Some of the steps seem small, this one felt enormous.
We’re still masking at Mass (ugh!) and I masked to attend a very small nonprofit event this week. Organizers had warned that masks would be required, even though it was held in a building that is mask free. Very weird, but the event I was attending is run by a very small group of well-meaning volunteers, and I did not want to hurt their feelings.
While I roamed around among many unmasked, I struggled to see with my glasses fogging up. It definitely didn’t help the ambiance of the event, and I spent far less and stayed a far shorter time than I would have had I been unmasked and comfortable.
But the big thing that happened concerns our hallowed, cavernous hall of journalism.
I would have absolutely loved to have worked downtown on Second Street in what is now FC Outlet, but was born as the Tribune Building, 216 East 2nd Street. I may be old, but that was used as a newspaper building from 1920 to 1963, so I missed it by 15 years.
I did start work at 111 S. Jefferson, in a building that was designed for the paper and occupied in 1963. It also didn’t have windows.
The giant building where we now spend our work lives was finished in October 1981.
It is mostly known for its lack of windows, which makes it tricky to know if there is a blizzard ranging outside. But if there is a violent summer thunderstorm or hailstorm, we know it for sure because the three-story glass atrium sounds like it is being shelled.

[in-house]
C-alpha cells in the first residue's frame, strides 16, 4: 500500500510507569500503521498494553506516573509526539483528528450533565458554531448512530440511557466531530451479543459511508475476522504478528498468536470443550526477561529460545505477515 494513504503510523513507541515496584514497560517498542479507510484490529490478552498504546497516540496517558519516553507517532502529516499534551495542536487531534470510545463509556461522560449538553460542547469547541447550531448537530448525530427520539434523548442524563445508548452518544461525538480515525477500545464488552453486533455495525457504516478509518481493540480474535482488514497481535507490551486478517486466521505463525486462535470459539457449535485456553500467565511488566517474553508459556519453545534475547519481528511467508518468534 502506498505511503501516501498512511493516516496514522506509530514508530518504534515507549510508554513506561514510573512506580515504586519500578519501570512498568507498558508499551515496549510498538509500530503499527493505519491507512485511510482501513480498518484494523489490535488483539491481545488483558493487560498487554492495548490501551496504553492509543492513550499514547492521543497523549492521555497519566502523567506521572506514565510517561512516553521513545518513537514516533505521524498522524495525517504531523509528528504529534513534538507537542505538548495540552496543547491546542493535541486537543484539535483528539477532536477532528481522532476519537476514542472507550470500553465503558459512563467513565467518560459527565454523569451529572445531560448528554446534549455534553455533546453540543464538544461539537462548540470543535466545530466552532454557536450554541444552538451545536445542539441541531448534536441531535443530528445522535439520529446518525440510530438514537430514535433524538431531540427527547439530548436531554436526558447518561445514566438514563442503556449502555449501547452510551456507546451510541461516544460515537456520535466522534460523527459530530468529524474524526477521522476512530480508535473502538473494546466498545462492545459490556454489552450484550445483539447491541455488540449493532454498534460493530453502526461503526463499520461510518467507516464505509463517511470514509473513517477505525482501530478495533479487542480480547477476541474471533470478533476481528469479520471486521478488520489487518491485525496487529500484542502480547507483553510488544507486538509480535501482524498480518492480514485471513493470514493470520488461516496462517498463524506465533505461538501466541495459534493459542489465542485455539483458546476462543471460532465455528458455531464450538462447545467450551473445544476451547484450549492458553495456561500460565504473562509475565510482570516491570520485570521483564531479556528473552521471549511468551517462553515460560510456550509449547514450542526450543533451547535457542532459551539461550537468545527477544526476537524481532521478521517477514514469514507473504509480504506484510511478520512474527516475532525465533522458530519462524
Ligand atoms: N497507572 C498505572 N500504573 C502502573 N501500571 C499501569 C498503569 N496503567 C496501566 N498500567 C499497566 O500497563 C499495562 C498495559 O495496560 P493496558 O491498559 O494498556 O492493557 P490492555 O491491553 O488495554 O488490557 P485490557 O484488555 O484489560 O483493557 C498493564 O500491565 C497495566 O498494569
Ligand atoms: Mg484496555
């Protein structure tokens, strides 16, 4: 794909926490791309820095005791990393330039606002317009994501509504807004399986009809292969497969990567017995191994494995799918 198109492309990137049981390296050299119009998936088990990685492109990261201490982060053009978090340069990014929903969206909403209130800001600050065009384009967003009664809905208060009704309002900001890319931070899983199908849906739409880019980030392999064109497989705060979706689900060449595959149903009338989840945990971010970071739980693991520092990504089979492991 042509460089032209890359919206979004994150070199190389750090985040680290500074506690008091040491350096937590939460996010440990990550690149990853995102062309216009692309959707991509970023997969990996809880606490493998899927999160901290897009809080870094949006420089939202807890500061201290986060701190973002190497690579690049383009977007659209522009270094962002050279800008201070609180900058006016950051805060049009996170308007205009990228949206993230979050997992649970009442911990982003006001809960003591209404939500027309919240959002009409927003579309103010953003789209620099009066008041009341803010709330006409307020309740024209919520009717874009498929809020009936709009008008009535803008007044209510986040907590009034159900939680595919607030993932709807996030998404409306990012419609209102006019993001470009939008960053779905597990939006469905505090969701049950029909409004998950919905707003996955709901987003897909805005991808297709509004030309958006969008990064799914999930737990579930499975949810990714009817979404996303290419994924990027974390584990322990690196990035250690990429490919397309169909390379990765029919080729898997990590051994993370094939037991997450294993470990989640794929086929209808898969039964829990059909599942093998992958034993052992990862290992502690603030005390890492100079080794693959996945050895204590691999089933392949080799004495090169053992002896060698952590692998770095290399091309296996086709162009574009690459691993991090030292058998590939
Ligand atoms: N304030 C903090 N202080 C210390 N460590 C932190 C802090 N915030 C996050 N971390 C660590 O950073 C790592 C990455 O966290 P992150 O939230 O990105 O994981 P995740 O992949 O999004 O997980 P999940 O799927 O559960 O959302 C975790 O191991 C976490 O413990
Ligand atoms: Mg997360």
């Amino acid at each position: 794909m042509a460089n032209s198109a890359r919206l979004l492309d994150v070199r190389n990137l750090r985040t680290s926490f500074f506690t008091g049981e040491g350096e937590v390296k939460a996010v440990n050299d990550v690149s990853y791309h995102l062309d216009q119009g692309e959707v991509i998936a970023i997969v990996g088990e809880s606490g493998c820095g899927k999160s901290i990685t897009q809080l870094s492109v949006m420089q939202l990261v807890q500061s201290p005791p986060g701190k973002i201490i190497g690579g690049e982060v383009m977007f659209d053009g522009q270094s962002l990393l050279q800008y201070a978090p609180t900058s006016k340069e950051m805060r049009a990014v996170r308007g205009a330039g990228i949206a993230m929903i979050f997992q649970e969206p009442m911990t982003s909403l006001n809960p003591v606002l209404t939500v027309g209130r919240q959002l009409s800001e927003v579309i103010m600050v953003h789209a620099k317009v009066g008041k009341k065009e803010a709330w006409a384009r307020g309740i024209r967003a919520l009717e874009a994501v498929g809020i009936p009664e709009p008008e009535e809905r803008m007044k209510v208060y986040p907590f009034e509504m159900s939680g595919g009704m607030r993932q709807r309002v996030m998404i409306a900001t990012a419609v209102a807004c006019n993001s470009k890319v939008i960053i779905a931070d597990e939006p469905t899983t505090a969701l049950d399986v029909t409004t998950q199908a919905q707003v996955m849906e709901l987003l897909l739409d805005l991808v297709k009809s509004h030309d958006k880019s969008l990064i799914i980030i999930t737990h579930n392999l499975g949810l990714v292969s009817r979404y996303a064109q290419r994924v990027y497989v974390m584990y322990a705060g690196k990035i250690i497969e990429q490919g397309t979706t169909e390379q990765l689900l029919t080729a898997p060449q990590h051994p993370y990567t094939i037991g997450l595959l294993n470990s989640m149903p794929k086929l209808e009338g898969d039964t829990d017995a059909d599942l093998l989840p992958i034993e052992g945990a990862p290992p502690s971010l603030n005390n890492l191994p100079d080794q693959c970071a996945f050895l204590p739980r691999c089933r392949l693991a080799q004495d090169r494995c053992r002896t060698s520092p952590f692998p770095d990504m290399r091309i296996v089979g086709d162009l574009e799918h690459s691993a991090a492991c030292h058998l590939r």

So there is a lot of room in here — a lot.
And as I’ve written before, 99% of the news staff chose to work from home when the pandemic began in March 2020. Their reasons are their own, and they were given permission to do so, but that didn’t make it any less lonely for me.
A couple of weeks ago, I was told that because vaccines were so readily available, regardless of age, and because the pandemic numbers were improving locally, coworkers felt okay about trickling in with more regularity.
Last week, there was a day with two meetings. Everyone in the news department was at both meetings — together — in the same room. For the first time since March of 2020, no one had to be on the Zoom. It was glorious.
Also last week, we welcomed a new reporter to our fold, state politics writer Victoria Eavis. She will be an amazing addition to the group. In celebration of her arrival, I treated the room to the “good” donuts, as opposed to grocery store donuts, which, sorry, are not close to the same.
When I went to pick them up, the owner said she is thinking of giving discounts to people who won’t wear a mask. A sign in her front window proclaims, “America Enter at Your Own Risk.”
The donuts are great. But better than that was actually seeing people in chairs, instead of on a screen. It was like a big reunion, everyone talked at once and it was hard to focus.